The Sandoval Signpost

An Independent Monthly Newsmagazine Serving the Community since 1989


State police detonate box of dynamite found at El Vado Lake State Park

Around 7:00 p.m. on Friday, April 7, New Mexico state police detonated eight to ten pounds of dynamite found inside an obscured box at El Vado Lake State Park, near Chama, New Mexico. They believe the dynamite was left over from construction of either El Vado Dam or neighboring Heron Dam, between thirty-five to sixty years ago.

According to New Mexico State Parks, two visitors notified the park after finding a partially exposed box buried under a tree. Technicians from the Explosive and Ordinance Disposal Team (state police bomb squad) were dispatched immediately to evaluate the situation and determine how and when to safely dispose of the dynamite.

“As a precaution, we will carefully comb through the area where the dynamite was found to check for similar containers, although we don't anticipate discovering additional material,” said park manager Anthony Marquez. “In the meantime, we do advise visitors of El Vado and Heron Parks to report similar findings immediately to state police and state parks and to steer clear of such material.”

Department of Public Safety communications director Peter Olson, says that the bomb squad will often detonate explosives in the location in which they are discovered, since the contents can be extremely unstable.

New Mexico State Forestry was also on scene to control resulting sparks, which can discharge from dynamite and can ignite a brushfire.

El Vado Dam was constructed in 1935. Heron Dam, owned by the Bureau of Reclamation, was constructed in 1971.
For more information, contact Erica Asmus-Otero, at (505) 660-7017, or New Mexico Department of Public Safety communications director Peter Olson, at (505) 469-5320.

Fire restrictions increase

Beginning April 20, the Mt. Taylor, Mountainair, Magdalena, and Sandia Ranger Districts of the Cibola National Forest will be under increased fire restrictions. Forest supervisor Nancy Rose explained, “Given the record temperatures and severely dry conditions, we have decided to increase our fire restrictions and not allow fires of any kind on portions of the Cibola National Forest.” As always, fireworks are prohibited on all national forest lands.

The following restrictions apply:
• Building, maintaining, attending, or using a fire, campfire, charcoal broiler, coal, or woodstove is prohibited. Pressurized liquid or gas stoves, lanterns, and heaters meeting safety specifications are allowed.
• All personal-use firewood cutting will not be allowed until further notice. Extensions will be granted to individuals with existing personal-use permits. Personal-use firewood cutting will recommence when weather conditions permit.
• All vehicles must remain on Forest roads.
• Smoking is prohibited, except within an enclosed vehicle or building.

Please call one of the following for more information: Mark Chavez, Cibola National Forest Supervisor’s Office, 346-3900; Sandia Ranger District, 281-3304; Mountainair Ranger District, 847-2990; Magdalena Ranger District, 854-2281; Mt. Taylor Ranger District, 876-2366.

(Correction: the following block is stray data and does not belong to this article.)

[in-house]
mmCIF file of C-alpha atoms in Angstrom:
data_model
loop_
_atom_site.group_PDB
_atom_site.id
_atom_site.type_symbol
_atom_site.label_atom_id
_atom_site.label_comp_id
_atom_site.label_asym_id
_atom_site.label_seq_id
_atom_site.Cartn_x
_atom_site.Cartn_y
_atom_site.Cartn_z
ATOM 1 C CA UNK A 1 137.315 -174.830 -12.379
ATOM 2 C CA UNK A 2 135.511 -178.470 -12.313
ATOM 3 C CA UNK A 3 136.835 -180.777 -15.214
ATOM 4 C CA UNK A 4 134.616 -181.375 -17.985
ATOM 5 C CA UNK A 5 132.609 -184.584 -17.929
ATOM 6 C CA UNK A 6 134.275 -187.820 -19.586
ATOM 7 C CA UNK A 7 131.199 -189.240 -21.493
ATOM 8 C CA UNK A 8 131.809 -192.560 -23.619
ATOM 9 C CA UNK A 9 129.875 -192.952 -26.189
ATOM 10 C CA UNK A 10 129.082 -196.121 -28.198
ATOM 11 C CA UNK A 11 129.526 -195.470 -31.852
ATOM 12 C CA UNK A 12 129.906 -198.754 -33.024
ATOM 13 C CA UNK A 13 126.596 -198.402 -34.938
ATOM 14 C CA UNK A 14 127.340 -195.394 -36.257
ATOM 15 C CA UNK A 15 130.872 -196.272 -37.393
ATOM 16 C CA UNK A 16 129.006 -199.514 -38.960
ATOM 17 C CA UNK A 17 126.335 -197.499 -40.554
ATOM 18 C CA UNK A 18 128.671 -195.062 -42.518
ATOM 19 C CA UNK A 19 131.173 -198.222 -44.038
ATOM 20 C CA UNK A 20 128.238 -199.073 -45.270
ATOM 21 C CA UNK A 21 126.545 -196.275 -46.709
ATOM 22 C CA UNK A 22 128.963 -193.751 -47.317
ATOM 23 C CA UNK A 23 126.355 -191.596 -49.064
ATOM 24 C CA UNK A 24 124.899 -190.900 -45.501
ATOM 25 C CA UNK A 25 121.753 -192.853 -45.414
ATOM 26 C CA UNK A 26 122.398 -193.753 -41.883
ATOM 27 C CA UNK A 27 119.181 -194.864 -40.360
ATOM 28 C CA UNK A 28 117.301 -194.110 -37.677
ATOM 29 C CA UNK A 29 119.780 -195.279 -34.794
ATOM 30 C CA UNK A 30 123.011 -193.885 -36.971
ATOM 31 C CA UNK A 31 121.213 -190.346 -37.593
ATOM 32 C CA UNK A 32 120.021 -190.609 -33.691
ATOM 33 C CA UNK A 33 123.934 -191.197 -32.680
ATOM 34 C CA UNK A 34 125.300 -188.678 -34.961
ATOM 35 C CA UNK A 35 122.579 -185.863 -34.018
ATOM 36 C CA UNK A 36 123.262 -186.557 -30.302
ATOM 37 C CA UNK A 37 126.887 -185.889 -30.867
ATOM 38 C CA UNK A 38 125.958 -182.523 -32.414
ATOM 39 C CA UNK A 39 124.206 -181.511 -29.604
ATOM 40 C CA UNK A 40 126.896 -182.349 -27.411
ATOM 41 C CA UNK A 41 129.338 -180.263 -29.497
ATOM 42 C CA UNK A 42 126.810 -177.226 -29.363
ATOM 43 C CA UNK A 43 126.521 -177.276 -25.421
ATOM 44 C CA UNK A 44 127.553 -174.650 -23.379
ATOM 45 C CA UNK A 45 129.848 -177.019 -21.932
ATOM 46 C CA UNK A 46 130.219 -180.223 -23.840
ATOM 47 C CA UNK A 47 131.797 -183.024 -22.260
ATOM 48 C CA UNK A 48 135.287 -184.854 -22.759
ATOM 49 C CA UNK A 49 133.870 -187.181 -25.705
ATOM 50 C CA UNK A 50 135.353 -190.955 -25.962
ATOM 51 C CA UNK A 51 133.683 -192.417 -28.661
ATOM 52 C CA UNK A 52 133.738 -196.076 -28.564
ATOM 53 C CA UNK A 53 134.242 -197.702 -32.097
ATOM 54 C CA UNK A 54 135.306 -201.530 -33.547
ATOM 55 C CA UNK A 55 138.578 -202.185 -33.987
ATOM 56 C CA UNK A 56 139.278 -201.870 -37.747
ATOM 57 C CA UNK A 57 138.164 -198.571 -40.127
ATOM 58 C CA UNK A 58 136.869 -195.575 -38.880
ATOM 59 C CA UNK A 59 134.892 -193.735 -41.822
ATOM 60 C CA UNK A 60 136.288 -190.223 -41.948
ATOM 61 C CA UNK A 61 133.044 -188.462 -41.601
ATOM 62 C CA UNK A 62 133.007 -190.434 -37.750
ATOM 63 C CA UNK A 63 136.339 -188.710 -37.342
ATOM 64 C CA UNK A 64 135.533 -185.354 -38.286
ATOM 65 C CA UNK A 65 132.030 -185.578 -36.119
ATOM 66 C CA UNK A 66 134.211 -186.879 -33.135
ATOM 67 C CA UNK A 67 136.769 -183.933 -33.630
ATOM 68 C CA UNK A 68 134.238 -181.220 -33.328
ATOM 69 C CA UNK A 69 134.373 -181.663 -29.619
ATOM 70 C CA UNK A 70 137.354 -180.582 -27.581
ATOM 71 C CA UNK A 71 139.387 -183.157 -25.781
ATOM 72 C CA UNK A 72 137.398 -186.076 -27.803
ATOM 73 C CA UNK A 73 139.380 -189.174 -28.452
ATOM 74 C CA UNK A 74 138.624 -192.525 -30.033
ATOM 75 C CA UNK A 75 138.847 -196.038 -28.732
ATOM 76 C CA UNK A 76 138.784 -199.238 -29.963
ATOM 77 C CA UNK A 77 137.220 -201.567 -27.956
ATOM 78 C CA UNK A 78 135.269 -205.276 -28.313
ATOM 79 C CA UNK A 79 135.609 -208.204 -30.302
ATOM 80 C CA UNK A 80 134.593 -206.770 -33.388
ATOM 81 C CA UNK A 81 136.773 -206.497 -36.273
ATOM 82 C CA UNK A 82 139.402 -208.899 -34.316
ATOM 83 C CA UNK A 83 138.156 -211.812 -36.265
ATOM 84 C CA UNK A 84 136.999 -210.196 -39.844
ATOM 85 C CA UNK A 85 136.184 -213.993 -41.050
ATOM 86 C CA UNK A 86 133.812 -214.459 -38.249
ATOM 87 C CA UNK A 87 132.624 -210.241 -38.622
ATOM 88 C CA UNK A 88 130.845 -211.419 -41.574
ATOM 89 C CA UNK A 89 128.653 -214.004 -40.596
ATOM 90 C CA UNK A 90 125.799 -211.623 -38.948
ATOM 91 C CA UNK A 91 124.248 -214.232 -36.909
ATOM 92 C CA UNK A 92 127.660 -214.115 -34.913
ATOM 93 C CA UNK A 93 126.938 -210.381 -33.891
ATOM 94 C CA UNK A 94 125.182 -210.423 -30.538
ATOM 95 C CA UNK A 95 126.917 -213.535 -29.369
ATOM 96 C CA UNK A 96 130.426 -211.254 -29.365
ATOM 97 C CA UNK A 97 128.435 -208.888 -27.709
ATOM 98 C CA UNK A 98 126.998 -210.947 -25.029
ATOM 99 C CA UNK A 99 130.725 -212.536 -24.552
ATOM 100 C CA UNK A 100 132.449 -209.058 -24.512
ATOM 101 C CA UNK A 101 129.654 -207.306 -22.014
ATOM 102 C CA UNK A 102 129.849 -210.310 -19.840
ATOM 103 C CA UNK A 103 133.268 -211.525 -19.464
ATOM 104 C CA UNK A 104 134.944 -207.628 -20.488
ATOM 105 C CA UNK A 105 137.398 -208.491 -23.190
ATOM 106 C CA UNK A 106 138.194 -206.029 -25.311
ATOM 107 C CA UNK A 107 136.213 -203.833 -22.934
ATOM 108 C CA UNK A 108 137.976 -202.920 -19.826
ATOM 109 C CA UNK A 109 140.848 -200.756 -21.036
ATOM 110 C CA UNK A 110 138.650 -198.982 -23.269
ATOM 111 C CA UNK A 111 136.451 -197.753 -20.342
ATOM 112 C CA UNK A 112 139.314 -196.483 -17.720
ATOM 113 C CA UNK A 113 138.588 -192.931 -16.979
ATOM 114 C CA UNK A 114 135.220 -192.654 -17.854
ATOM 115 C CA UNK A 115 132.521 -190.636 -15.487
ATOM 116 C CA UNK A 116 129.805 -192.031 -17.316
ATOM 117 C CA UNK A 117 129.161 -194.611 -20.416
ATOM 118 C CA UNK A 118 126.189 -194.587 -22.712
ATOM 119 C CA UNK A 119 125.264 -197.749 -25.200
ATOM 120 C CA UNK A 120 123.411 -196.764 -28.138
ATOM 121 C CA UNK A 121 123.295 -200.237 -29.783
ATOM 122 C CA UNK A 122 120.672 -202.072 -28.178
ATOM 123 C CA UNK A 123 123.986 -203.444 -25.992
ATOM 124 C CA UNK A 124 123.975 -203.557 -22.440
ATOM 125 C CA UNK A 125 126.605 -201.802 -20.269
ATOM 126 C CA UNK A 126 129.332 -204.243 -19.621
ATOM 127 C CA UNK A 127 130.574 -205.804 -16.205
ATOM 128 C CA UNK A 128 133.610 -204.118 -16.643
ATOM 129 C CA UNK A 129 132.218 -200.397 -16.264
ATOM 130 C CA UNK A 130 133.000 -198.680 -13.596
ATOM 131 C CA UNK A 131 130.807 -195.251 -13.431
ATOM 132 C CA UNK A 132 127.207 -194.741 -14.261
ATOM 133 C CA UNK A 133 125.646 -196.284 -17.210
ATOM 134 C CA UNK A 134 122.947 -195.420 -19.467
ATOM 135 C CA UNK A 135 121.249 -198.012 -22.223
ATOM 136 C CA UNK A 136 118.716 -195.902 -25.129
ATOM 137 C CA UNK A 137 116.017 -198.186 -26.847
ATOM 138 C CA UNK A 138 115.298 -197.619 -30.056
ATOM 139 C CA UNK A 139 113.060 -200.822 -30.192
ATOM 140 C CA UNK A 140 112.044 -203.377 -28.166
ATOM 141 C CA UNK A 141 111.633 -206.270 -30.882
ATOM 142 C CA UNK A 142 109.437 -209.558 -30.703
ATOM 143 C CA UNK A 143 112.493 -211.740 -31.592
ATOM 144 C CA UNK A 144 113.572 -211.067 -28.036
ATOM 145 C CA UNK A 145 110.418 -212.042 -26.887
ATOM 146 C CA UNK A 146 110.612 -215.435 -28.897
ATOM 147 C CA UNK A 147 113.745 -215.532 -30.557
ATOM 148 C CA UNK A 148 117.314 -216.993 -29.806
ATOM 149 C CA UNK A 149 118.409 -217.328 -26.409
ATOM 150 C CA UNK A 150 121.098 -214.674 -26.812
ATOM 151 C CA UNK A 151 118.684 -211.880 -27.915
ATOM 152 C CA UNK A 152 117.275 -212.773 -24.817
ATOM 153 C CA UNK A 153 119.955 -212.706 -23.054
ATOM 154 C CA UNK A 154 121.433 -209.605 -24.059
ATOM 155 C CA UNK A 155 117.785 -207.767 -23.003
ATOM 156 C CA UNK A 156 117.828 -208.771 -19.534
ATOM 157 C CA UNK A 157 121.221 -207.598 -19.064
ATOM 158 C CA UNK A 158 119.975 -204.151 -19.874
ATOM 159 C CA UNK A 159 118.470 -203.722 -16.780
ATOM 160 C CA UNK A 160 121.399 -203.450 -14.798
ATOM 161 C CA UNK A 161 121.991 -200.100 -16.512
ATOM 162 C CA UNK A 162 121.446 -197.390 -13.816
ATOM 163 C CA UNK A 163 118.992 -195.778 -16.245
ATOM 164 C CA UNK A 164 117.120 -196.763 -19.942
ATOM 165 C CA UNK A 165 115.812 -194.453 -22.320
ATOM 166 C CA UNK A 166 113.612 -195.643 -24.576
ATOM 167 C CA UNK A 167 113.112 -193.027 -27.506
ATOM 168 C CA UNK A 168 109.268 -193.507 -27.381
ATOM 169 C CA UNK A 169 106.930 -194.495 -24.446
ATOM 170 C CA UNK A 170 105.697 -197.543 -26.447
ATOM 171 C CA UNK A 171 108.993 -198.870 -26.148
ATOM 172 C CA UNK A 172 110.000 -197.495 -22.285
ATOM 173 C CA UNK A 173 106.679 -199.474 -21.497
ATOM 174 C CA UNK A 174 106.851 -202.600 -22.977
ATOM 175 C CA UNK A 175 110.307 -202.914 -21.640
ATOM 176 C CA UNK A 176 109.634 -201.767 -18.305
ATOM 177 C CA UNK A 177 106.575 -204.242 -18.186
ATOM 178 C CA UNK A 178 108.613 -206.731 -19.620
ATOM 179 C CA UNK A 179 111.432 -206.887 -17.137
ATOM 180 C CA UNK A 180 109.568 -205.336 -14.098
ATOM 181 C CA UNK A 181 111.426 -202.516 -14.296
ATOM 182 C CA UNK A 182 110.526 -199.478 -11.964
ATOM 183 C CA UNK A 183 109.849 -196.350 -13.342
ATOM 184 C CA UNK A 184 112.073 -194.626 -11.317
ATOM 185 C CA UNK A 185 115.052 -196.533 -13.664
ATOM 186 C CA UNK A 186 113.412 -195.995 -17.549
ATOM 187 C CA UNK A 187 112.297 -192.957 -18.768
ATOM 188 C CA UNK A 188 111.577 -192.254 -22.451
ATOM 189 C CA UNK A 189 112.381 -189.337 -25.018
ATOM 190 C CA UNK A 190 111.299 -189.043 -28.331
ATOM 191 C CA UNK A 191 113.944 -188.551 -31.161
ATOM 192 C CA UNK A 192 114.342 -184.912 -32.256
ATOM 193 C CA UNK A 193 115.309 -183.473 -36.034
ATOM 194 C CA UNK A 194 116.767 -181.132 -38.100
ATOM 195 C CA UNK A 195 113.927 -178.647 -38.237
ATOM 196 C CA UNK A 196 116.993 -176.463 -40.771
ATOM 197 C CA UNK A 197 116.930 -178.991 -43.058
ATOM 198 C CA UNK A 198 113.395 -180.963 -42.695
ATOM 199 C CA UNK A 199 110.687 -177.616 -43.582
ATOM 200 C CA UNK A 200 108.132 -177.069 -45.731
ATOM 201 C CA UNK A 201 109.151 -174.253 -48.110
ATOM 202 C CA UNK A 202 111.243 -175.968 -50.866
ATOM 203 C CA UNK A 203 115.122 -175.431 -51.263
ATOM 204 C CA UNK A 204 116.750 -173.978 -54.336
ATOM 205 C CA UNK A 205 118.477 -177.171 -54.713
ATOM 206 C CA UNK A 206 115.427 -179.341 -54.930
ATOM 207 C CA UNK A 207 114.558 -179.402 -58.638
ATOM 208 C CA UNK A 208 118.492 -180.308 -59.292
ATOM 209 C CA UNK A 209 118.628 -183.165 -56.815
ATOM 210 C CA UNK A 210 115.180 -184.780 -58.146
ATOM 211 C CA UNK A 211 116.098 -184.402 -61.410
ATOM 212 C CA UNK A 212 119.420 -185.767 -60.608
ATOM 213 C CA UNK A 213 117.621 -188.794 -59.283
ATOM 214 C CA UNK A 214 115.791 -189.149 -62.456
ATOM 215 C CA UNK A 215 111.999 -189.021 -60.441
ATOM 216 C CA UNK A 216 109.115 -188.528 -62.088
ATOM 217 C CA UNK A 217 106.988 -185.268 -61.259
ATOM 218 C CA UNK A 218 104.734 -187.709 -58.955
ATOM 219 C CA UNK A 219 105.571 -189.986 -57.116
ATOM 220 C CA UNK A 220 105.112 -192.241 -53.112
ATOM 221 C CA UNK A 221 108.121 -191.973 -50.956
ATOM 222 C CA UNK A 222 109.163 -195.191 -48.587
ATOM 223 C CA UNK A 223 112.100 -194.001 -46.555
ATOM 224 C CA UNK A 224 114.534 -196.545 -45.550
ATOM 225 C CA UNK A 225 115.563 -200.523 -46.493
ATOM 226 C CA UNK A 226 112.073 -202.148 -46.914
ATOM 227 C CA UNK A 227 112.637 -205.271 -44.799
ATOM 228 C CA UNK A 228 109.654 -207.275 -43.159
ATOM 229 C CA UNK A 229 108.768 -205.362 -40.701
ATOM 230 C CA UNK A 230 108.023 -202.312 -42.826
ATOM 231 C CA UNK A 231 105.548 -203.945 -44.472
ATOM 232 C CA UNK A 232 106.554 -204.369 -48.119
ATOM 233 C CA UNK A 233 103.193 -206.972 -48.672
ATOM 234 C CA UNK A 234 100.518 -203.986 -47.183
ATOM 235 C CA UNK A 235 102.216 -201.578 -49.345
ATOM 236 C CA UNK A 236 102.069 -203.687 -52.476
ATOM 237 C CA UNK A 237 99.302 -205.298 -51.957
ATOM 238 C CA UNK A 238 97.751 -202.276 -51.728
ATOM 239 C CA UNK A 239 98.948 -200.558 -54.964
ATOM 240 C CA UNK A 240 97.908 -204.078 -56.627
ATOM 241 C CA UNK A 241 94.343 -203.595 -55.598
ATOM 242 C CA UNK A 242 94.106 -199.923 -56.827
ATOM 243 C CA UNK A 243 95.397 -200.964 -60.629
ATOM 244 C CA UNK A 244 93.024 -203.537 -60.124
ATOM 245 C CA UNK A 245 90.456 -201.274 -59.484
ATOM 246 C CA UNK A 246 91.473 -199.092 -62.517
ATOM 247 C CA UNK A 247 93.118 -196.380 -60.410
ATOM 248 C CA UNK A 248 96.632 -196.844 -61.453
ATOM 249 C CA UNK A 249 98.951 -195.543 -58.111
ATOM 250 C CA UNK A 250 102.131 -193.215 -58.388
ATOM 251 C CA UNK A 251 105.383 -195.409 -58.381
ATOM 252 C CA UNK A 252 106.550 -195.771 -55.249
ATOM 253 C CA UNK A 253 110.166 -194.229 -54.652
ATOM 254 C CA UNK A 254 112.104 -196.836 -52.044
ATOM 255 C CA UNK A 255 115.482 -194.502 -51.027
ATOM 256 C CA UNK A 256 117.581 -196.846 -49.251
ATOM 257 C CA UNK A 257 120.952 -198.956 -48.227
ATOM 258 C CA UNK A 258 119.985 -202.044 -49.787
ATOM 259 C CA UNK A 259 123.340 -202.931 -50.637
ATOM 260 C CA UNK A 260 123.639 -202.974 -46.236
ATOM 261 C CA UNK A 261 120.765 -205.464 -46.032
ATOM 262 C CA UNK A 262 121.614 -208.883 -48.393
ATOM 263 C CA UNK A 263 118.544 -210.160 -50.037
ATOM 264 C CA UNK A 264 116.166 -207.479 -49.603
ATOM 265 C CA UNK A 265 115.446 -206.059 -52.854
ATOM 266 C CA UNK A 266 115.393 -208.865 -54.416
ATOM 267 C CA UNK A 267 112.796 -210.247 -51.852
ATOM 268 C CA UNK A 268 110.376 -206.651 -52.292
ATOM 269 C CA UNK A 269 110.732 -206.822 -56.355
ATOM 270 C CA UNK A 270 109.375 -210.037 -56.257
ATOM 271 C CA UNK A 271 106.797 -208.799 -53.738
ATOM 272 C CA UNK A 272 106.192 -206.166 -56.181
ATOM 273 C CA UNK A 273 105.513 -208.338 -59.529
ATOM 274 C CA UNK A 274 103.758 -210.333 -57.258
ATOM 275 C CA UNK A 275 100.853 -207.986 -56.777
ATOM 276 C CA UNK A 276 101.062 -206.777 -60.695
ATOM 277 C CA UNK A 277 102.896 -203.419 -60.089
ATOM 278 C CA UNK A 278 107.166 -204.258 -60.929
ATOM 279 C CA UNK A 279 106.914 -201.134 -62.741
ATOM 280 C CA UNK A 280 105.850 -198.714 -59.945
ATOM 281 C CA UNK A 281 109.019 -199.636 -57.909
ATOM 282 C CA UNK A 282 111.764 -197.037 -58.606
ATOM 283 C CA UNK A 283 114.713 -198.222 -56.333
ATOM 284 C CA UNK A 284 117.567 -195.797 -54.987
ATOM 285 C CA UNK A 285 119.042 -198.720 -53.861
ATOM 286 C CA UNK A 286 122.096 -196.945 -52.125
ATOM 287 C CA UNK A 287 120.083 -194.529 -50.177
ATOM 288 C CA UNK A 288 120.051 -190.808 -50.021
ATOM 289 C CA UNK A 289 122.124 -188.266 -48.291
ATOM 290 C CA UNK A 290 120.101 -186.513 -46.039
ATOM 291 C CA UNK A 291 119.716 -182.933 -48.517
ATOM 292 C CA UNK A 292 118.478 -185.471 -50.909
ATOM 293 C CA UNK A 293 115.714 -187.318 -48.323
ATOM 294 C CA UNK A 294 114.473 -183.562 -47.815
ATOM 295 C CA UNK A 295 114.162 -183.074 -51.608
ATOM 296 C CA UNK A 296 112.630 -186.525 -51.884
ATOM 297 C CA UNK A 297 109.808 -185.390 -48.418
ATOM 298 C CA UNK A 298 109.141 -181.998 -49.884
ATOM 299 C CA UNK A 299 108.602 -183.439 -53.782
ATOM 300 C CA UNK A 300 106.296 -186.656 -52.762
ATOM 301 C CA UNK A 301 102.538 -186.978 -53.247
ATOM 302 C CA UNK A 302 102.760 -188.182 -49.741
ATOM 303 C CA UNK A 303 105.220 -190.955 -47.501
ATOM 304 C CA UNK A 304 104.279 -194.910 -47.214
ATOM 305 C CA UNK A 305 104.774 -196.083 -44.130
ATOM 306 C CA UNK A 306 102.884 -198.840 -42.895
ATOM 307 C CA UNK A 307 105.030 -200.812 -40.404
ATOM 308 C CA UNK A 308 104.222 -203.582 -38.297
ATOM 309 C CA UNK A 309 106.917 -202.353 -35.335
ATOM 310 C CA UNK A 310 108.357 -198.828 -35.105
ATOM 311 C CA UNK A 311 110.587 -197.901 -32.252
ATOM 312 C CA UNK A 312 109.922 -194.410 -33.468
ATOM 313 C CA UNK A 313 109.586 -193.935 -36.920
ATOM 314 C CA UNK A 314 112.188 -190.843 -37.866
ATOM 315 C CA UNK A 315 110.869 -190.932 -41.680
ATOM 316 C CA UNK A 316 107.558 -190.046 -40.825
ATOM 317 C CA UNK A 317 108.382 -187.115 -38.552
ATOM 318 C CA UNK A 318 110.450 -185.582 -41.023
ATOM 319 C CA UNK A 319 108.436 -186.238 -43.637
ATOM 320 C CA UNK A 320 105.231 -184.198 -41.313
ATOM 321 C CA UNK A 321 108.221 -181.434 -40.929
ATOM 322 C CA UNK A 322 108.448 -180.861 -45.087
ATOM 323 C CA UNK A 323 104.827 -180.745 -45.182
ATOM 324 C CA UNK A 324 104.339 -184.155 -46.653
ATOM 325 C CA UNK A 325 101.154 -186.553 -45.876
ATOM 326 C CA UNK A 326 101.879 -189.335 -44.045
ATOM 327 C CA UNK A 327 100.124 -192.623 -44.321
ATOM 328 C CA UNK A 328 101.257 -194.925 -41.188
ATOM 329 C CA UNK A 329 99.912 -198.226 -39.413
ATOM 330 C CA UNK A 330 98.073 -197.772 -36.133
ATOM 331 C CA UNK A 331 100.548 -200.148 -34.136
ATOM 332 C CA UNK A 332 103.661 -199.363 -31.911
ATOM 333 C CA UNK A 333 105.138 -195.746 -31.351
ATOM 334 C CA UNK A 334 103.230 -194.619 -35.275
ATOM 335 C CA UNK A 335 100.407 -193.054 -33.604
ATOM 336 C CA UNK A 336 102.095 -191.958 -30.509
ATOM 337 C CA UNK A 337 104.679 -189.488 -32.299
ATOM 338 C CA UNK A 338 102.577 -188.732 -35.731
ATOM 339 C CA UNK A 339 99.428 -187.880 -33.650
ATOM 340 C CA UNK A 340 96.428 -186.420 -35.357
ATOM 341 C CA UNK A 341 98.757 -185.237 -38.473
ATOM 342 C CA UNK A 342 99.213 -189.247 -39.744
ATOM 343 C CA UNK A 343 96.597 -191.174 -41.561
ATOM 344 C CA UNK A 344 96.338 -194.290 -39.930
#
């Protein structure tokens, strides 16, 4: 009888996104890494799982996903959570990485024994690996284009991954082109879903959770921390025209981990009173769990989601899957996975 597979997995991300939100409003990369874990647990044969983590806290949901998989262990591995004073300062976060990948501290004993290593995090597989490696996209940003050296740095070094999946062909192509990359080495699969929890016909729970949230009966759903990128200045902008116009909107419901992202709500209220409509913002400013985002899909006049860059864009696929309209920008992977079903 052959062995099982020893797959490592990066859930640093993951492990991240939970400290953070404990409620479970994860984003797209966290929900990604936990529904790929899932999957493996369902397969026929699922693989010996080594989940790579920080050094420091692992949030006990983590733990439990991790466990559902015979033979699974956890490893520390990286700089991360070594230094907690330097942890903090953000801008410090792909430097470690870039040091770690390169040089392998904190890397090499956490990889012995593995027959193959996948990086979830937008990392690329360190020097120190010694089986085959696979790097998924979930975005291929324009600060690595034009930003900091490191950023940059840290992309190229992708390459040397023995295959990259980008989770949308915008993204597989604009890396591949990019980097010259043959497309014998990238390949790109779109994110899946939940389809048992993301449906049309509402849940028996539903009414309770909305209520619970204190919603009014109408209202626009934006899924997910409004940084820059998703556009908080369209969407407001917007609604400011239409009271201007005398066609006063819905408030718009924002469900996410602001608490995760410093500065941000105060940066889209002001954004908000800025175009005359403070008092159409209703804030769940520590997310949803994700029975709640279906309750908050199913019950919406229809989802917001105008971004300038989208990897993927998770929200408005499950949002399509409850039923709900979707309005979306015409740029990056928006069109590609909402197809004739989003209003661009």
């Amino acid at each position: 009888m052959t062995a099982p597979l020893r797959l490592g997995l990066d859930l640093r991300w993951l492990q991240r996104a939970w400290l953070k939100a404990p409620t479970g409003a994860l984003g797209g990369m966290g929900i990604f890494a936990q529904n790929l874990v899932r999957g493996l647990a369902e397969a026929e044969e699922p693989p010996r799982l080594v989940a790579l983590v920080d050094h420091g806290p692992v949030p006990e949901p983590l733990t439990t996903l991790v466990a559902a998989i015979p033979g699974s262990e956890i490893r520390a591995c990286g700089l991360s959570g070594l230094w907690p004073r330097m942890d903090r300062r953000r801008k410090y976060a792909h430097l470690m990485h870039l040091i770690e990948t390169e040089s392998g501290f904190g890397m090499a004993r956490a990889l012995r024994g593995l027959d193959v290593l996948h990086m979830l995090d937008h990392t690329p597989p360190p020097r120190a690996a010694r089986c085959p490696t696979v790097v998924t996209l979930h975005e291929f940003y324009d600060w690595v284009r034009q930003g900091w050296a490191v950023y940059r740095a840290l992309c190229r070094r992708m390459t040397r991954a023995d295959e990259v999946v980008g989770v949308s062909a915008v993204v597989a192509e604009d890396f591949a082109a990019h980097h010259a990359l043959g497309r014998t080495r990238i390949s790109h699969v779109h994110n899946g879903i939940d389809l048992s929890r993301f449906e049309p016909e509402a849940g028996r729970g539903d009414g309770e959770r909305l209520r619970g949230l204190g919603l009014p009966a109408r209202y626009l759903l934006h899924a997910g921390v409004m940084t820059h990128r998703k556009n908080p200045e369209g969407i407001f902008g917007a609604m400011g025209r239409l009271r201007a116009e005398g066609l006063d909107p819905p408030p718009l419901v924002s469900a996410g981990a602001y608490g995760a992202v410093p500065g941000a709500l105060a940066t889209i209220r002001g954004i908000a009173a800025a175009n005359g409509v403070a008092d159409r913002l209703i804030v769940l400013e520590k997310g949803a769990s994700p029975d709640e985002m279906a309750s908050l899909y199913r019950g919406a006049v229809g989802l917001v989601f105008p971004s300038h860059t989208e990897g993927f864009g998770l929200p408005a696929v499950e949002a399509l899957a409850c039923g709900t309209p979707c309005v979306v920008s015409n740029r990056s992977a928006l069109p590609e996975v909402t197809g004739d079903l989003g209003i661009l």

Additional fire information for the Southwest area is available at

Shortchanging forest-thinning projects is proving detrimental for state

On April 5 U.S. Senator Jeff Bingaman said he is very concerned that more than 235,000 acres of National Forest fuels reduction projects in New Mexico are ready for implementation, but sit idle due to a lack of funds needed for contracts, staff, and equipment. In a Senate Energy and Natural Resources Committee hearing, Bingaman pointed out that New Mexico has had one of the driest winters in a century and that he is concerned that a backlog of forest thinning projects in has unnecessarily put the state at risk.

“We have a National Fire Plan which outlines a comprehensive effort to both prevent and fight forest fires. Unfortunately, this administration has cut fire preparedness and state and local fire-assistance funding to the point where it has abandoned critical aspects of that plan,” Bingaman said.

According to Forest Service information, New Mexico has more than 235,000 acres of NEPA (National Environmental Policy Act)-ready (i.e., projects that have undergone environmental review, public notice, comment, and appeals, if any) forest-thinning projects “on the shelf” and awaiting implementation. In recent years, the Forest Service has averaged 83,000 acres per year of fuels-reduction projects in New Mexico, meaning it has nearly three years’ worth of projects ready to implement but for a lack of available funding, support staff, and equipment.

The following acreage has been approved for New Mexico: 7,800 in Carson National Forest, 111,034 in Gila National Forest, 39,000 in Santa Fe National Forest, 36,360 in Cibola National Forest, and 40,755 in Lincoln National Forest.



Front Page   Up Front  Animal News   Around Town  Business  Classifieds   Calendar  Community Bits  Community Center  Eco-Beat   Featured Artist  Fire and Rescue The Gauntlet   Community Links  Night Skies  My Wife and Times  Sandoval Arts   Schoolbag  Sheriff's Corner  Time Off  Ask Uncle Duffy   Back Issues   Ad Rates   Contact Us